College of Medicine building
They may appear solid today, but our schools had challenging beginnings.
According to Alexander Carr-Saunders, the architect of colonial universities, there was “little sympathy with local aspirations for university education” before the Second World War. While the Advisory Committee on Education in the Colonies (ACEC) once envisioned a system in which every colony would have elementary and secondary schools, as well as technical and vocational institutions up to the tertiary level by 1925, the idea of a university was not yet a priority in British policy.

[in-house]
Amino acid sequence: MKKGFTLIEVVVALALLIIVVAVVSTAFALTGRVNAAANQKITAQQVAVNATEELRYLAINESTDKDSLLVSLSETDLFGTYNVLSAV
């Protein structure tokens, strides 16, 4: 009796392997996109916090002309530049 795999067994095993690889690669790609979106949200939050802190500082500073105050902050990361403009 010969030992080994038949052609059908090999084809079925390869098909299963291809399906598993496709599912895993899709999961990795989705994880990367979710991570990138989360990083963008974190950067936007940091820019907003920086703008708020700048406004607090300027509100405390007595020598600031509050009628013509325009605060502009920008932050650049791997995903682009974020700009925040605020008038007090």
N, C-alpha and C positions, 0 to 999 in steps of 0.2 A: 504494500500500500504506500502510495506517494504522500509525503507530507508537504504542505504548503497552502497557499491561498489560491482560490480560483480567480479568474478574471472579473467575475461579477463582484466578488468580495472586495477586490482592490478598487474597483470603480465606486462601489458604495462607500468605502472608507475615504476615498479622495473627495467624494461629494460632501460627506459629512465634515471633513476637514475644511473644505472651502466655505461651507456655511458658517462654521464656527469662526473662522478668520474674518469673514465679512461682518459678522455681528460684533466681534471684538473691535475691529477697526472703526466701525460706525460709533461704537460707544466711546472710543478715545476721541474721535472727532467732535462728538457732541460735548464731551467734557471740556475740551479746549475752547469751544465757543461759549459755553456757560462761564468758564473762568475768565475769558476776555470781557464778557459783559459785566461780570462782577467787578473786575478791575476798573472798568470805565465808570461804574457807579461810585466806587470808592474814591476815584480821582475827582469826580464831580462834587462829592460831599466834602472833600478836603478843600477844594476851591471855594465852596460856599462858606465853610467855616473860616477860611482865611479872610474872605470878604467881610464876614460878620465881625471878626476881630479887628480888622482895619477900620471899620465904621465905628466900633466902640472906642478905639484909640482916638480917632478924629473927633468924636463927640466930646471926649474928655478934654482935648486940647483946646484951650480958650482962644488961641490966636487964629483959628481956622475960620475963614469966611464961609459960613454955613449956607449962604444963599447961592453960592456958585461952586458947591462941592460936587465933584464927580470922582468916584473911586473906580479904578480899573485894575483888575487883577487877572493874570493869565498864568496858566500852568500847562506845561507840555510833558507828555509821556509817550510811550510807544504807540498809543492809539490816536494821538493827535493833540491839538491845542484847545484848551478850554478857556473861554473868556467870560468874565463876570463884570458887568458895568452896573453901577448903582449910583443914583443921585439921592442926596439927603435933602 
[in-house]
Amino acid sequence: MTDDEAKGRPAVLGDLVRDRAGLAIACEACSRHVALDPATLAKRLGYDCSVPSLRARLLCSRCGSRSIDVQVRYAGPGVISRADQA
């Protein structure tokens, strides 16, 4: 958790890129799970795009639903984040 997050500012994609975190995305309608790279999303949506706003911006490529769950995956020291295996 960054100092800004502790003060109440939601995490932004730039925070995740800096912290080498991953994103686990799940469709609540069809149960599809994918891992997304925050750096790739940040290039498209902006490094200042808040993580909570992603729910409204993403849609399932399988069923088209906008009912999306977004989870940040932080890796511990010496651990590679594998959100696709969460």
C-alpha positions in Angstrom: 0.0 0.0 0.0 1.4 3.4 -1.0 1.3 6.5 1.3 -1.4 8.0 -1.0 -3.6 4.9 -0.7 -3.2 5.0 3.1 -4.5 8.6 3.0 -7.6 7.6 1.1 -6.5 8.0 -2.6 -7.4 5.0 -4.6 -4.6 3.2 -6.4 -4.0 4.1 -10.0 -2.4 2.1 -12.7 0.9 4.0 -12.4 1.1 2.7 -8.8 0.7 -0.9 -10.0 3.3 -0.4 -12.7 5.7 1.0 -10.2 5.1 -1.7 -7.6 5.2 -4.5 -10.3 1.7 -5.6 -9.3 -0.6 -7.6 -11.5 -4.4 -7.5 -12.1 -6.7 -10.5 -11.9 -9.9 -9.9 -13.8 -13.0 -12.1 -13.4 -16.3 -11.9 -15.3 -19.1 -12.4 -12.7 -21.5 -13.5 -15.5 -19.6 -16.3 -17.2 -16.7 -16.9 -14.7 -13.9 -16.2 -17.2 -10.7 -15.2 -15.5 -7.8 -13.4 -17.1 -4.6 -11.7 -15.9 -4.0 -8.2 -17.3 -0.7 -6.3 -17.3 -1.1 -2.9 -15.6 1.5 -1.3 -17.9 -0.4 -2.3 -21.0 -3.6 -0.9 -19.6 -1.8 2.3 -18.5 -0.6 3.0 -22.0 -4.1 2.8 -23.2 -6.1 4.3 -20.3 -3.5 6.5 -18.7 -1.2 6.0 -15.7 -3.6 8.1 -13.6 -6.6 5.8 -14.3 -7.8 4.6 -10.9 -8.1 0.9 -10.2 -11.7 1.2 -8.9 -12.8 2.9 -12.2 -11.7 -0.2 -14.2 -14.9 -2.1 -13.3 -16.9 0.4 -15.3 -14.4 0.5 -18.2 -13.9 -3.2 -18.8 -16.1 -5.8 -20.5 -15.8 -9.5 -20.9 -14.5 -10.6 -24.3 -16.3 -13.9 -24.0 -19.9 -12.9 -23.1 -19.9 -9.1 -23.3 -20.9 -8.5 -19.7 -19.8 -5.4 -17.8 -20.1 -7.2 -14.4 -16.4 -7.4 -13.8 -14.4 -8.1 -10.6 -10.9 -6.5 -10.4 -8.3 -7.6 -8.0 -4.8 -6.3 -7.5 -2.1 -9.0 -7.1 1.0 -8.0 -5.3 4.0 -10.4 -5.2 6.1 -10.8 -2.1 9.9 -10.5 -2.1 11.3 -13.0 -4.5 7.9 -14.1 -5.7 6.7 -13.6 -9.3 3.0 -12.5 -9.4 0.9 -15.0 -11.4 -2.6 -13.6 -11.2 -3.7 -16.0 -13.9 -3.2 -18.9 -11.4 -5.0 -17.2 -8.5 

The empire, after all, only had four universities at the time, in the regions of Malta, Jerusalem, Ceylon and Hong Kong. While requests were aired for a Malayan university, it was not until after the war that they were granted attention.
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